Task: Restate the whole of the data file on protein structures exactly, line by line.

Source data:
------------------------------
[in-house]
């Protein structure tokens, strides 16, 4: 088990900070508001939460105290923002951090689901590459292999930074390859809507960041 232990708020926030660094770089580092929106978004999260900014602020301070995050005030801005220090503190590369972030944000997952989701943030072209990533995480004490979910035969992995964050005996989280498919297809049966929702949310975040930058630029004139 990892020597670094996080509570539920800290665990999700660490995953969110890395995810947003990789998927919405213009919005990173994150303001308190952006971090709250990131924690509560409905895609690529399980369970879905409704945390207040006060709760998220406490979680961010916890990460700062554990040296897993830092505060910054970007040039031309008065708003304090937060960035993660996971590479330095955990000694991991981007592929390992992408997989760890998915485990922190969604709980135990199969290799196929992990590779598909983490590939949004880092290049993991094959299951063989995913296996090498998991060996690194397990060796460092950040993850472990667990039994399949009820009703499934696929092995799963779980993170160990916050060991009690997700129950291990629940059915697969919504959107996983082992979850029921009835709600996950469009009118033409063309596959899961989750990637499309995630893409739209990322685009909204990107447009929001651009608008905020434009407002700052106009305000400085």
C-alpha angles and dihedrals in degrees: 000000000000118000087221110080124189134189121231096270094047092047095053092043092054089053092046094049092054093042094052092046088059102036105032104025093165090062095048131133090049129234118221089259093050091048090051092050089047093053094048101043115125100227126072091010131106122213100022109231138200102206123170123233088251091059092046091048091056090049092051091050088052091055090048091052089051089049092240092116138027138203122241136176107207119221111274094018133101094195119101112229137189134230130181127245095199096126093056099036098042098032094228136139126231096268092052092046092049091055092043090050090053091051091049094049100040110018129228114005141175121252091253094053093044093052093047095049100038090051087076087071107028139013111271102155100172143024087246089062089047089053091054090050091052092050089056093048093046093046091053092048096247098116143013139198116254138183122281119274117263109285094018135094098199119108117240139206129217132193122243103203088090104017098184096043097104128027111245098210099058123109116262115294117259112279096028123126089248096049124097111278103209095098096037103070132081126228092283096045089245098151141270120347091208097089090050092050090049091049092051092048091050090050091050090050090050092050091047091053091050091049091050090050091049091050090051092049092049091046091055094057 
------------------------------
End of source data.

[in-house]
């Protein structure tokens, strides 16, 4: 088990900070508001939460105290923002951090689901590459292999930074390859809507960041 232990708020926030660094770089580092929106978004999260900014602020301070995050005030801005220090503190590369972030944000997952989701943030072209990533995480004490979910035969992995964050005996989280498919297809049966929702949310975040930058630029004139 990892020597670094996080509570539920800290665990999700660490995953969110890395995810947003990789998927919405213009919005990173994150303001308190952006971090709250990131924690509560409905895609690529399980369970879905409704945390207040006060709760998220406490979680961010916890990460700062554990040296897993830092505060910054970007040039031309008065708003304090937060960035993660996971590479330095955990000694991991981007592929390992992408997989760890998915485990922190969604709980135990199969290799196929992990590779598909983490590939949004880092290049993991094959299951063989995913296996090498998991060996690194397990060796460092950040993850472990667990039994399949009820009703499934696929092995799963779980993170160990916050060991009690997700129950291990629940059915697969919504959107996983082992979850029921009835709600996950469009009118033409063309596959899961989750990637499309995630893409739209990322685009909204990107447009929001651009608008905020434009407002700052106009305000400085």
C-alpha angles and dihedrals in degrees: 000000000000118000087221110080124189134189121231096270094047092047095053092043092054089053092046094049092054093042094052092046088059102036105032104025093165090062095048131133090049129234118221089259093050091048090051092050089047093053094048101043115125100227126072091010131106122213100022109231138200102206123170123233088251091059092046091048091056090049092051091050088052091055090048091052089051089049092240092116138027138203122241136176107207119221111274094018133101094195119101112229137189134230130181127245095199096126093056099036098042098032094228136139126231096268092052092046092049091055092043090050090053091051091049094049100040110018129228114005141175121252091253094053093044093052093047095049100038090051087076087071107028139013111271102155100172143024087246089062089047089053091054090050091052092050089056093048093046093046091053092048096247098116143013139198116254138183122281119274117263109285094018135094098199119108117240139206129217132193122243103203088090104017098184096043097104128027111245098210099058123109116262115294117259112279096028123126089248096049124097111278103209095098096037103070132081126228092283096045089245098151141270120347091208097089090050092050090049091049092051092048091050090050091050090050090050092050091047091053091050091049091050090050091049091050090051092049092049091046091055094057 